There are eight species of filarial worms that can infect human.[1] Four of them are responsible for serious filarial infection – (1) W. bancrofti, (2) Brugia malayi, (3) Onchocerca volvulus, and (4) Loa loa. First two cause lymphatic filariasis and rest two cause nonlymphatic filariasis. In our case, it was microfilaria of W. bancrofti localized to right ovary without any lymphatic manifestations. Human is the definitive host whereas mosquito is the intermediate host of filarial disease. Culex, Anopheles, and Aedes mosquitoes can serve as vector in W. bancrofti infection. Source of infection is person with circulating microfilaria in peripheral blood. Adult female worm is about (50–100 mm) double the length of male worm (about 40 mm long). Microfilariae (Mf) measure about 300 um in length and 8 mm. in breath. Tail tip is free of nucleus. Asymptomatic microfilaremia is the most common presentation. Clinical manifestations are of two types – lymphatic filariasis and occult filariasis due to hypersensitivity. Organ involvement occurs in chronic obstructive stage. Ovarian filariasis has been found in follicular fluid and incidental finding in oophorectomy specimen.[2] In a case report by Sane and Patel adult filarial worm were reported in a specimen of cystic teratoma.[3] Detection of microfilaria in cervical or vaginal smears has been reported as incidental observations.[4] In a case report by Sethi et al., found filarial worm in ovary and mesosalpinx and both patients presented with complaints related to gynecological problems and not filariasis.[5] In another case report by Goel et al., authors reported significant problem in diagnosing ovarian filariasis in young woman due to uncommon presentation.[6] Lyphatic filariasis is usually treated by DEC with a dose of 6 mg/kg/day for 12 days. The World Health Organization recommends large-scale treatment (preventive chemotherapy) for elimination of lymphatic filariasis by stopping the spread of the infection by a single dose of two medicines given annually to an entire at-risk population as albendazole (400 mg) together with either ivermectin (150–200 mcg/kg) or with diethylcarbamazine citrate (DEC) (6 mg/kg).[7]Wolbachia, a rickettsia like endosymbiont bacterium, recognized to be present intracellularly with all stages of Wuchereria contribute significantly to the pathogenesis of the disease. The Wolbachia has been recognized as a target for antifilarial therapy as evidenced by the loss of worm fertility and viability on antibiotic treatment in an extensive series of human trials.[8] In our case, DEC was given for 3 weeks after salpingo-oophorectomy. In another case study of ovarian filariasis in Abidjan by Brahima et al., albendazole and ivermectin were prescribed following ovariectomy.[9] Surgery and medical therapy primarily helps to avoid recurrences.[10],[11]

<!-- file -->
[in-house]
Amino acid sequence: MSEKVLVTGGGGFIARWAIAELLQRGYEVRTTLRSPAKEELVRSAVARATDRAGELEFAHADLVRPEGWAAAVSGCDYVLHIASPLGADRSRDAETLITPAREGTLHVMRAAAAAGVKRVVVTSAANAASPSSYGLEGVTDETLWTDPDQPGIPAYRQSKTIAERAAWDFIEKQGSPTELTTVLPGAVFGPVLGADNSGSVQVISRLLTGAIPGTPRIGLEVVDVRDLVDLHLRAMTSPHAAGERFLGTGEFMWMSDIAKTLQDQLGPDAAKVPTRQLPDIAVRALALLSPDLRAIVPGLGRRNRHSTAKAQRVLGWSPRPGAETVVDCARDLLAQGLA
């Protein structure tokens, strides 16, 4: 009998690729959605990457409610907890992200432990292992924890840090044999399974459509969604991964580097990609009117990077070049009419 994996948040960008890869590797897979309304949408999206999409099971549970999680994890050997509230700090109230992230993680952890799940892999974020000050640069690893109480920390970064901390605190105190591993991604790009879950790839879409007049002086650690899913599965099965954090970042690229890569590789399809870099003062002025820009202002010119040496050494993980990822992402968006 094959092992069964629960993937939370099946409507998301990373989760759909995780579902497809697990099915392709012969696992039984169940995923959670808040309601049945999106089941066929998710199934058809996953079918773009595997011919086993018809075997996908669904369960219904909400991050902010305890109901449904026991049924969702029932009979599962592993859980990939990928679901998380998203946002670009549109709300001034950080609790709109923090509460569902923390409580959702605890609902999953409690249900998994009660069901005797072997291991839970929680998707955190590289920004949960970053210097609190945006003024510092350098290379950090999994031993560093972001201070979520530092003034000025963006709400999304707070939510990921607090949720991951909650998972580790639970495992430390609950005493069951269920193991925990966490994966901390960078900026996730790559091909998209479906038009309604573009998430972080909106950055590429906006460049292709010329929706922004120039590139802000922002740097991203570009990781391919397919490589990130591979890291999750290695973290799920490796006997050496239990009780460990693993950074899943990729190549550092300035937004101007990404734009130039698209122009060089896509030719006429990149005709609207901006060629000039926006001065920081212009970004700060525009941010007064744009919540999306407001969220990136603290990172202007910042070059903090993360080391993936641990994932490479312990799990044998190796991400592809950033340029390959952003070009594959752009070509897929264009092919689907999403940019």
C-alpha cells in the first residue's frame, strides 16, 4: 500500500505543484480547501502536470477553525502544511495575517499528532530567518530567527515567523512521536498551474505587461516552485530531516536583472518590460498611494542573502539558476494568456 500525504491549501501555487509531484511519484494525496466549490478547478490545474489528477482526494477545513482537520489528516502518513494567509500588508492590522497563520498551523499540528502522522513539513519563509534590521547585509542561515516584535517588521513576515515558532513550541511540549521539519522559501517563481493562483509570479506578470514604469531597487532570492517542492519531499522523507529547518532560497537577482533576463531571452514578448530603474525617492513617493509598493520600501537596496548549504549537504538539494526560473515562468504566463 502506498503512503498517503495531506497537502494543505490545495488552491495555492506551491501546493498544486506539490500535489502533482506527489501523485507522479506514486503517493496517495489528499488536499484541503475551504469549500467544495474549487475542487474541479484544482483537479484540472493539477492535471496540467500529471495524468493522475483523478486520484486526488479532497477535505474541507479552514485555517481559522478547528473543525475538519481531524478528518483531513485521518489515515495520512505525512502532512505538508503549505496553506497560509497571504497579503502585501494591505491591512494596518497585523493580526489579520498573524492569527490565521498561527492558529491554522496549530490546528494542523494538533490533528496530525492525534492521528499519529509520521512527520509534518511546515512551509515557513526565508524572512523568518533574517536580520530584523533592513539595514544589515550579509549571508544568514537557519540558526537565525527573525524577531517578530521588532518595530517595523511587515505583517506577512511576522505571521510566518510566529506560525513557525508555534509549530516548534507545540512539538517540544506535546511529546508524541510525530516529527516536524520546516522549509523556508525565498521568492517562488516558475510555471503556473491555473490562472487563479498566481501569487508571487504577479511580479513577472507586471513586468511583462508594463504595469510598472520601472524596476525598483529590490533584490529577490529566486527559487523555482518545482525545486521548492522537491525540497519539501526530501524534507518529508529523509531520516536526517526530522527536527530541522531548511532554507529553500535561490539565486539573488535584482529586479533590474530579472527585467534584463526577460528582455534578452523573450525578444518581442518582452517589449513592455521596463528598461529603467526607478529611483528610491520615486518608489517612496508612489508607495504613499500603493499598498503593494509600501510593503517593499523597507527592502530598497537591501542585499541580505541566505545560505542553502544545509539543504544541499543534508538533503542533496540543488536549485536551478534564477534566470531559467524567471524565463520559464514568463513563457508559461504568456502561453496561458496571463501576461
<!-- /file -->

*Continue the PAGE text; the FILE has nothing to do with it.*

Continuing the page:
Conclusion Top